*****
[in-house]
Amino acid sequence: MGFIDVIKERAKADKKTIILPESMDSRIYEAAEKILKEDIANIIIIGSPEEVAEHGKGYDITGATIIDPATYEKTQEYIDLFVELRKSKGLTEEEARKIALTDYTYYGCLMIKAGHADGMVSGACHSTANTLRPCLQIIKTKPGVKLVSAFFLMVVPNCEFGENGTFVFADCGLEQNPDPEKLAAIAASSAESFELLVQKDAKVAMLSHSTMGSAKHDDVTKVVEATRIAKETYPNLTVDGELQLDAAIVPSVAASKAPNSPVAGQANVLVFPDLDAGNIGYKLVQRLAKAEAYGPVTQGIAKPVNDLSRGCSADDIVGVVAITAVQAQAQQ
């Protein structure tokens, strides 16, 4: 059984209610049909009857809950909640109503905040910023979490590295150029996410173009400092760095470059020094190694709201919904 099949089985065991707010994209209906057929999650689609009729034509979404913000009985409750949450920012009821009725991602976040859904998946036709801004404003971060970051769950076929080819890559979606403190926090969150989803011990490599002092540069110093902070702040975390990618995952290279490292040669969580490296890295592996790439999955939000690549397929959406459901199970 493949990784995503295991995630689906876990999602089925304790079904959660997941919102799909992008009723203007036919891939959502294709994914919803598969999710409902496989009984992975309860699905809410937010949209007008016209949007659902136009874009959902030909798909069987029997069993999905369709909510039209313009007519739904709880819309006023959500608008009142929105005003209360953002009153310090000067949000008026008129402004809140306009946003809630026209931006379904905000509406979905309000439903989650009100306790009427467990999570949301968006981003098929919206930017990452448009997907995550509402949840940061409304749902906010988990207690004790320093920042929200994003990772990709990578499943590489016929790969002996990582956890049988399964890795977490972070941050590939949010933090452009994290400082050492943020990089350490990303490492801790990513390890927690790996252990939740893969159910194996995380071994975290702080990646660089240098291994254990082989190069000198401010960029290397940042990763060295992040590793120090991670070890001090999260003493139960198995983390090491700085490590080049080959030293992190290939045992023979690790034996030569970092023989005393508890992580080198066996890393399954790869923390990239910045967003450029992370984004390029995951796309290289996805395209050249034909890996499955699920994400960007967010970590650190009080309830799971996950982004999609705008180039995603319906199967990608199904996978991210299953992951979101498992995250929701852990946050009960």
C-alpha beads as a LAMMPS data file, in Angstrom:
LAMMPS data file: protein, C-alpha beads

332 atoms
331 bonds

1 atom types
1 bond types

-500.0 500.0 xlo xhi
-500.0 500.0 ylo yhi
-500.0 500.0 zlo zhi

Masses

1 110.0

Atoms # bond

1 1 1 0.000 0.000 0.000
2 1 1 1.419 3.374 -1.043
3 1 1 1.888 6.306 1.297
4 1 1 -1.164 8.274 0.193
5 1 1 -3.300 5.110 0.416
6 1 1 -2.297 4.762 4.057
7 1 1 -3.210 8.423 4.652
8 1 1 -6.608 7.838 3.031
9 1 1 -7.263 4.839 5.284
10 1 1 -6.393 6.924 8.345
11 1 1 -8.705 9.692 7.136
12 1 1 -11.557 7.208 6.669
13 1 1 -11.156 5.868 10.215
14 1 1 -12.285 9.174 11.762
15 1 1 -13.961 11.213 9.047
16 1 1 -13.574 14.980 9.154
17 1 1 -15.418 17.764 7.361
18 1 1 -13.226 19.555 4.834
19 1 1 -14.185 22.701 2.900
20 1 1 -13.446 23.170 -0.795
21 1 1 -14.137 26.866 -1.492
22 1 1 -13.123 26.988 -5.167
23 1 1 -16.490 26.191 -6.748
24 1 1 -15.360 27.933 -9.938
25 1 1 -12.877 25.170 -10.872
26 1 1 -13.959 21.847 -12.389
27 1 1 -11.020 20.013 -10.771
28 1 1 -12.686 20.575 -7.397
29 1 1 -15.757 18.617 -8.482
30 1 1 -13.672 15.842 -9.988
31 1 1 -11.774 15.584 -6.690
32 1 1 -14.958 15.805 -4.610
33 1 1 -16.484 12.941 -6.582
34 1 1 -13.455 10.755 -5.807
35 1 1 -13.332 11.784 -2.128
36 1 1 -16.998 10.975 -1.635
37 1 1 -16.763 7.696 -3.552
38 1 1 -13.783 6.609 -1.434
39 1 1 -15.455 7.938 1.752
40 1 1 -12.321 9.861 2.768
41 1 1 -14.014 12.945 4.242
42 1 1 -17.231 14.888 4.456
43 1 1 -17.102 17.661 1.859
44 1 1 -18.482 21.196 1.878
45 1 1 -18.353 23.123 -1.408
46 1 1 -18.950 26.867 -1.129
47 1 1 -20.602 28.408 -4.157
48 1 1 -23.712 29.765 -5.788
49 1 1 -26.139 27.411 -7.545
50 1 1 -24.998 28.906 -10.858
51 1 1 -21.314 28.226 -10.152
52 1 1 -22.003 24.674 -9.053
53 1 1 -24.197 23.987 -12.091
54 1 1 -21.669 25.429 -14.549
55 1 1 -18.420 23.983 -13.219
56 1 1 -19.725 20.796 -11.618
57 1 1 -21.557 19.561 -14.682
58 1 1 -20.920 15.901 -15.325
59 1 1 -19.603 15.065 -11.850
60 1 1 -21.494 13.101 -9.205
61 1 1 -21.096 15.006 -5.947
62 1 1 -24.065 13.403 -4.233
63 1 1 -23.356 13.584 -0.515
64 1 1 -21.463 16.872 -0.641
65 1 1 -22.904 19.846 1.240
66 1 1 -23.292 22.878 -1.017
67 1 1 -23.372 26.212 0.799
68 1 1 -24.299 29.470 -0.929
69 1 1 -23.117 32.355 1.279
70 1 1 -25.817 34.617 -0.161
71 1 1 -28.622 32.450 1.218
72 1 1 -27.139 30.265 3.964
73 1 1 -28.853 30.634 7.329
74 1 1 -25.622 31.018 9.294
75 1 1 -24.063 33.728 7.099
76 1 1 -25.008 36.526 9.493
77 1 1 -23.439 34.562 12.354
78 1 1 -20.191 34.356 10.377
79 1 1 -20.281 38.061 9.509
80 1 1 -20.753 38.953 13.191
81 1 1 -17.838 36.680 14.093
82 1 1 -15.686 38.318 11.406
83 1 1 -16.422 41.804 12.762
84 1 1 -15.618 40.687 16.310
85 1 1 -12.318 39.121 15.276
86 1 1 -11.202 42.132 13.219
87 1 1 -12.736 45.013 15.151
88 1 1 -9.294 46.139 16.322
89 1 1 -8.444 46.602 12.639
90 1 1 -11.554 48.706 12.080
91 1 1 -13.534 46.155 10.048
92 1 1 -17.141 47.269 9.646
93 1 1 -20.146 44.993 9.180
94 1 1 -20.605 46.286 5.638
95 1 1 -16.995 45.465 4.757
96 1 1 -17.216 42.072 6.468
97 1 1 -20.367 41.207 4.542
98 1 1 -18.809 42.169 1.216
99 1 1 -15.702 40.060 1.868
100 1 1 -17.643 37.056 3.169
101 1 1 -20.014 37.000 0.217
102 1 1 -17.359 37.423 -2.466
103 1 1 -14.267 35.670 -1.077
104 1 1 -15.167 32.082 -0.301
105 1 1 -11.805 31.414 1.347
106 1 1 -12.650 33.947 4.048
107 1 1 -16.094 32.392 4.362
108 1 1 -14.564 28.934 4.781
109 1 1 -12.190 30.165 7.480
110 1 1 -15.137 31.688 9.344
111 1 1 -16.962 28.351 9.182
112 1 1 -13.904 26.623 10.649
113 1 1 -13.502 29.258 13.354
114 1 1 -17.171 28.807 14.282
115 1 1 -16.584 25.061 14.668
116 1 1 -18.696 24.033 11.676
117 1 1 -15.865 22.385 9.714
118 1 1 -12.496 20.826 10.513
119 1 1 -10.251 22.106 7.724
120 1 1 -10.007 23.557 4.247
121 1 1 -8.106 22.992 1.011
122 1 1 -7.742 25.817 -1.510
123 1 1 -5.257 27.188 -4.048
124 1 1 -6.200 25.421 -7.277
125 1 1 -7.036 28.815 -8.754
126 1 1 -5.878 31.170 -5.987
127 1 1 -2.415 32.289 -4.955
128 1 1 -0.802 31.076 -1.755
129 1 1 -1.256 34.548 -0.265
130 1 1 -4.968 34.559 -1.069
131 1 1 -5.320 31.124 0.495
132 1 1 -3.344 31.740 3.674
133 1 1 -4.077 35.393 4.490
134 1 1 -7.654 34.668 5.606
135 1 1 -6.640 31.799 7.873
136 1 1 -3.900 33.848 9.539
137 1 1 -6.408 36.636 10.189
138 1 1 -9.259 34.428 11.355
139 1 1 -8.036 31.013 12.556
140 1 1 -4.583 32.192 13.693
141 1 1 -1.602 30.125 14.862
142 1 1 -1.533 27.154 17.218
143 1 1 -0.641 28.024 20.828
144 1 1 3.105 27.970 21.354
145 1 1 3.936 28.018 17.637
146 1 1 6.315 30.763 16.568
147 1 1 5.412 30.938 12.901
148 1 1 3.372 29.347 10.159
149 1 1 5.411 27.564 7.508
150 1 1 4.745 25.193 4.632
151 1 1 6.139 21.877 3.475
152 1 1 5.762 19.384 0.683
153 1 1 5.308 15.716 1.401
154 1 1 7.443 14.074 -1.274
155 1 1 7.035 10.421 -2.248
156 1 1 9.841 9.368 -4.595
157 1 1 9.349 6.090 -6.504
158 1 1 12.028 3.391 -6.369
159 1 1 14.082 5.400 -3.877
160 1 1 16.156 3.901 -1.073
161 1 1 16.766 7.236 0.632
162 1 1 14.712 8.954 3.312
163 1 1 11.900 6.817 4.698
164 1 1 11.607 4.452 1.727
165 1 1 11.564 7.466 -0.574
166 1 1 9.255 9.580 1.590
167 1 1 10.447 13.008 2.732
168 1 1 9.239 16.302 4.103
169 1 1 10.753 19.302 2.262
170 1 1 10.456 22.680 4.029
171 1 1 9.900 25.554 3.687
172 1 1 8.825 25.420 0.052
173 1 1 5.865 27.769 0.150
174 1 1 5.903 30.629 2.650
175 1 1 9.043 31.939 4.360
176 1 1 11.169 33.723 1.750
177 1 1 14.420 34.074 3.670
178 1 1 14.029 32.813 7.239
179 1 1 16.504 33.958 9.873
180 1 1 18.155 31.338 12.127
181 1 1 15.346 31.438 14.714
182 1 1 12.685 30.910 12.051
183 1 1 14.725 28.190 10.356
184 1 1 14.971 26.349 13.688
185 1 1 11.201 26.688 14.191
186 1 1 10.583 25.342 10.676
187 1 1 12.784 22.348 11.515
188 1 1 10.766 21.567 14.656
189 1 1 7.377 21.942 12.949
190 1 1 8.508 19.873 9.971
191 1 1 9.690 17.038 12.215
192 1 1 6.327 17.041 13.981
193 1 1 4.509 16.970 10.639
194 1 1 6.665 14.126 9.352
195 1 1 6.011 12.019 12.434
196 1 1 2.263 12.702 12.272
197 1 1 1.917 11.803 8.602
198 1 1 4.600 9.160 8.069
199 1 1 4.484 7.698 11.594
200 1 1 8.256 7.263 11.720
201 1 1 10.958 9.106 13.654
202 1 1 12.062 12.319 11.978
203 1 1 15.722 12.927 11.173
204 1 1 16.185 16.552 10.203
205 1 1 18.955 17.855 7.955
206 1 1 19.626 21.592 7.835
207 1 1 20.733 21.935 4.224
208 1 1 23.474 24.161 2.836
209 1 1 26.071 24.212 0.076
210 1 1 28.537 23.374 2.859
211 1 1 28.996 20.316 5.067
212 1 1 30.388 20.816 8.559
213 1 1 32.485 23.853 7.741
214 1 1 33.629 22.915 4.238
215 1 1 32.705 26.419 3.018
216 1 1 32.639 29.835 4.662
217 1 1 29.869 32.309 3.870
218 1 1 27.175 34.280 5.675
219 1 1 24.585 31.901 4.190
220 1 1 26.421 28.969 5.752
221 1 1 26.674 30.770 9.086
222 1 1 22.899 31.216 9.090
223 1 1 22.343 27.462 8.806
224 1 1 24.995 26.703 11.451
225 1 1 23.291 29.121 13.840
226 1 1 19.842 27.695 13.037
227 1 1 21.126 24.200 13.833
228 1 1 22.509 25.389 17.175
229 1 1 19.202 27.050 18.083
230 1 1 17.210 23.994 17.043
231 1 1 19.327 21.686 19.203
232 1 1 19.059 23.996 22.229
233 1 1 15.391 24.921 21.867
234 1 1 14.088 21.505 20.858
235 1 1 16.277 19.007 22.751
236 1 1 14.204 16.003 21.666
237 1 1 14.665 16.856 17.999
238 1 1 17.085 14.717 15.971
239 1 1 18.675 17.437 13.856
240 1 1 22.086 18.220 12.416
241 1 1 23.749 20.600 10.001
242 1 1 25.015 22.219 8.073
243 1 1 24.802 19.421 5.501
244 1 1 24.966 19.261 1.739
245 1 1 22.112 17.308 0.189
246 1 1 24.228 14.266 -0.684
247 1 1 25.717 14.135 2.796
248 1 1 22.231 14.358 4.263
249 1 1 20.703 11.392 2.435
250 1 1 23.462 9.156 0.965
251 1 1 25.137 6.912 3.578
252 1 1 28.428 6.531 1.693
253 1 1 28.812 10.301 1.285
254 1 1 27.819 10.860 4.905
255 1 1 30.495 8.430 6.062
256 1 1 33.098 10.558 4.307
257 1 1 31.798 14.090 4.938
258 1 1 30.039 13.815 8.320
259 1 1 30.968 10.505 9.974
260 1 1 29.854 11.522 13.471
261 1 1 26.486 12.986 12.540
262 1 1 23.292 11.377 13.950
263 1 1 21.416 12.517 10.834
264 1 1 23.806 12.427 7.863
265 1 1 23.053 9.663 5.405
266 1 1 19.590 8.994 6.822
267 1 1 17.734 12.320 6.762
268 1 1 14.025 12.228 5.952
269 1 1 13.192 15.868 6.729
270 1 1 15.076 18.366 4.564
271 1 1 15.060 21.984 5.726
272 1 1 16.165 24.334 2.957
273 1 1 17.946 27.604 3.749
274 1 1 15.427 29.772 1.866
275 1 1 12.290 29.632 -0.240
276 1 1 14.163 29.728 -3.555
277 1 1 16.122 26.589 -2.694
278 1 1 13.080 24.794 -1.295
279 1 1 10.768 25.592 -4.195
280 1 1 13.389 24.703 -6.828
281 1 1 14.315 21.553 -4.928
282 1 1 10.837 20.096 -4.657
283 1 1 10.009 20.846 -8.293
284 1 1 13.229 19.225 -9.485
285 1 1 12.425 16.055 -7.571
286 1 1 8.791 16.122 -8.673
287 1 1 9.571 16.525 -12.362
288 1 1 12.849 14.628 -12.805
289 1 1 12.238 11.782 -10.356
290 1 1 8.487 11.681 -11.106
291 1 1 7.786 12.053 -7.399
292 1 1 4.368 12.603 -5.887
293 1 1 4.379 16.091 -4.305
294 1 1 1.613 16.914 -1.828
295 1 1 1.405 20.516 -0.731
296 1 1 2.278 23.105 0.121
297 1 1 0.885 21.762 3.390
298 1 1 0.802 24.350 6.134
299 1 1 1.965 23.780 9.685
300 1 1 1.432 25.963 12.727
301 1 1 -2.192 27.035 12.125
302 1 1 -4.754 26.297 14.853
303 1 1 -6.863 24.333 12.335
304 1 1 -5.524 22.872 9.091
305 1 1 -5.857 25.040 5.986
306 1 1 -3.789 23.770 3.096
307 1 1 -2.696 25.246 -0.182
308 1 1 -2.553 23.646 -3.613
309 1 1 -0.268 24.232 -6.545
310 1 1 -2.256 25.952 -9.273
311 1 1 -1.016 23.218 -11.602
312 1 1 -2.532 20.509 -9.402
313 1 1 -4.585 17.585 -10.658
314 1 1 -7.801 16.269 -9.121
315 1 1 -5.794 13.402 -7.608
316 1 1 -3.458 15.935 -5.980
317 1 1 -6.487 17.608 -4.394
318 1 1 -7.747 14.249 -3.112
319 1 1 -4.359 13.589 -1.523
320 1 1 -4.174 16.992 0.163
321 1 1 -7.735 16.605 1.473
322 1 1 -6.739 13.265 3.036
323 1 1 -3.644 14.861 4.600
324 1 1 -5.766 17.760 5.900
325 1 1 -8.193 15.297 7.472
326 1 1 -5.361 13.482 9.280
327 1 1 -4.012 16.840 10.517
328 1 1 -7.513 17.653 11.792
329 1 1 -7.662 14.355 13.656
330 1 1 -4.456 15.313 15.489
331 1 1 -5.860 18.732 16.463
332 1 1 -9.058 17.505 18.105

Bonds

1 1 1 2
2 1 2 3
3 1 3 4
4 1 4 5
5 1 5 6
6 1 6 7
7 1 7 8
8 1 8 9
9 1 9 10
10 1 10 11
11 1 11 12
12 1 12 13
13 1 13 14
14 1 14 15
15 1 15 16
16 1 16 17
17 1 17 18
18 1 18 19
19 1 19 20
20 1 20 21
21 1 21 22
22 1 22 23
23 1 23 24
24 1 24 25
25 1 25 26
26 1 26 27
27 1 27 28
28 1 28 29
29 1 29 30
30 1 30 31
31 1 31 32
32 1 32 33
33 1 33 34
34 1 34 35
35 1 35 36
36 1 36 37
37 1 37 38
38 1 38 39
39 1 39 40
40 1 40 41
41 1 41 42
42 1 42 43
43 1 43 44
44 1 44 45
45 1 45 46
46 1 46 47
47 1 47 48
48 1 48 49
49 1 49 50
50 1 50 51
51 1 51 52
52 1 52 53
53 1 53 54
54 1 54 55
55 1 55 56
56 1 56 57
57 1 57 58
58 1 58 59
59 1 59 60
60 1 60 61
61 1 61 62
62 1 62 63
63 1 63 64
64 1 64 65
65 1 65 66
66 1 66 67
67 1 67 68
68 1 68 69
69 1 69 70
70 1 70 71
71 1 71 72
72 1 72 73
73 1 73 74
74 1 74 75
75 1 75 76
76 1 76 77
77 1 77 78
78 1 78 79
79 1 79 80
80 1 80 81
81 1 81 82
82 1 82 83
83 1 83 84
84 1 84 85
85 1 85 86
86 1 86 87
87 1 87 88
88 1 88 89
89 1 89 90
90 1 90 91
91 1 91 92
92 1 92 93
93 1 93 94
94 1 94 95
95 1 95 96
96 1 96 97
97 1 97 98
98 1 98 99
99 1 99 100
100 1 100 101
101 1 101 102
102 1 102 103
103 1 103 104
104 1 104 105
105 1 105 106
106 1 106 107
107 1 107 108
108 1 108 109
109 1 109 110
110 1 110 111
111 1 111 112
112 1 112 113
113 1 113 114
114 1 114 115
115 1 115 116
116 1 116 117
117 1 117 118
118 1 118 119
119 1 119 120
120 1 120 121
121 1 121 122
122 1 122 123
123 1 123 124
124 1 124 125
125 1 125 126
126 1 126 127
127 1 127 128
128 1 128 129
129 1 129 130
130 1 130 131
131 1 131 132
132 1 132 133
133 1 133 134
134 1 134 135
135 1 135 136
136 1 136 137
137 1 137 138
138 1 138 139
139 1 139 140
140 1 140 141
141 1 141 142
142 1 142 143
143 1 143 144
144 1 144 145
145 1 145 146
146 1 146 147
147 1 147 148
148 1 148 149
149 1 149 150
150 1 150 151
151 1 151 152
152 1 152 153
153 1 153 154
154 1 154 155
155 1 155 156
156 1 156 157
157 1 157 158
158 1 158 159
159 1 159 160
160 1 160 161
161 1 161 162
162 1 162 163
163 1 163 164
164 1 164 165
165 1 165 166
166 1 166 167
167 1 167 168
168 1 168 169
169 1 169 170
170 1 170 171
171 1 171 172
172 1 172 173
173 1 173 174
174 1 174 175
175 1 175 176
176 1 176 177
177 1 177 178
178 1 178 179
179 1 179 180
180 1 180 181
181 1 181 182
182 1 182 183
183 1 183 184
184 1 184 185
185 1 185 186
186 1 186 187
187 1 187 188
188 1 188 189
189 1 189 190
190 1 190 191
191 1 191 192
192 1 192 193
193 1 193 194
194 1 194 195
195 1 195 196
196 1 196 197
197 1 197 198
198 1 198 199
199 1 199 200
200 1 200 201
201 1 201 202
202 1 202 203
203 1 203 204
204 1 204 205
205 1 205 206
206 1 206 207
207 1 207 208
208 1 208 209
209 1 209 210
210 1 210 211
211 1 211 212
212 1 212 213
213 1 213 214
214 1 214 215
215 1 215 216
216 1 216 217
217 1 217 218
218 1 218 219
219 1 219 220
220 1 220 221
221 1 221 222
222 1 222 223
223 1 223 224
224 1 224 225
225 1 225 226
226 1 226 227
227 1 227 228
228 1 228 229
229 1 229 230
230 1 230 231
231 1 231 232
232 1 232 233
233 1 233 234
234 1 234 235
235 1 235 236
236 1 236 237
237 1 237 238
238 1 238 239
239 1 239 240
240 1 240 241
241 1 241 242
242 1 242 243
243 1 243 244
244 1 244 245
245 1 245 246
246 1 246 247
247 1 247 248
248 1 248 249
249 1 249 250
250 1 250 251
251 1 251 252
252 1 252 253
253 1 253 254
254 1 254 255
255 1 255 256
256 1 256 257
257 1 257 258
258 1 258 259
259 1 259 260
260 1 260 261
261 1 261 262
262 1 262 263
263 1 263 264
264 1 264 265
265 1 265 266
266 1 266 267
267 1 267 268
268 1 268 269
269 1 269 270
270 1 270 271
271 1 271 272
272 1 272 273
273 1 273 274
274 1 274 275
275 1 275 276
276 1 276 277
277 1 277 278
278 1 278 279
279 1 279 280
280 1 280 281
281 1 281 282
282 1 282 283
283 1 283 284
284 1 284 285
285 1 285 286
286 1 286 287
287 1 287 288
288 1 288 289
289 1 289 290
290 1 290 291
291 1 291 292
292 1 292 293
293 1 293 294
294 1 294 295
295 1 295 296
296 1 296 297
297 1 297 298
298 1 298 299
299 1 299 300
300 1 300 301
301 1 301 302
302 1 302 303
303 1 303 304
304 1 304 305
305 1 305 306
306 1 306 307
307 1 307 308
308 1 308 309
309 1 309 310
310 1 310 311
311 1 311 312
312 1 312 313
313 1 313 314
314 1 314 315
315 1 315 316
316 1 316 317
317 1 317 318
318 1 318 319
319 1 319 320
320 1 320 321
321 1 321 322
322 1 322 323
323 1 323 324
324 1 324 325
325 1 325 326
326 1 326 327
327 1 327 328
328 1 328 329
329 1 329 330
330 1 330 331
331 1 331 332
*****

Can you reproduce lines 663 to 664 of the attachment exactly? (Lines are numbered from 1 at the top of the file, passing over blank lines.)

315 1 315 316
316 1 316 317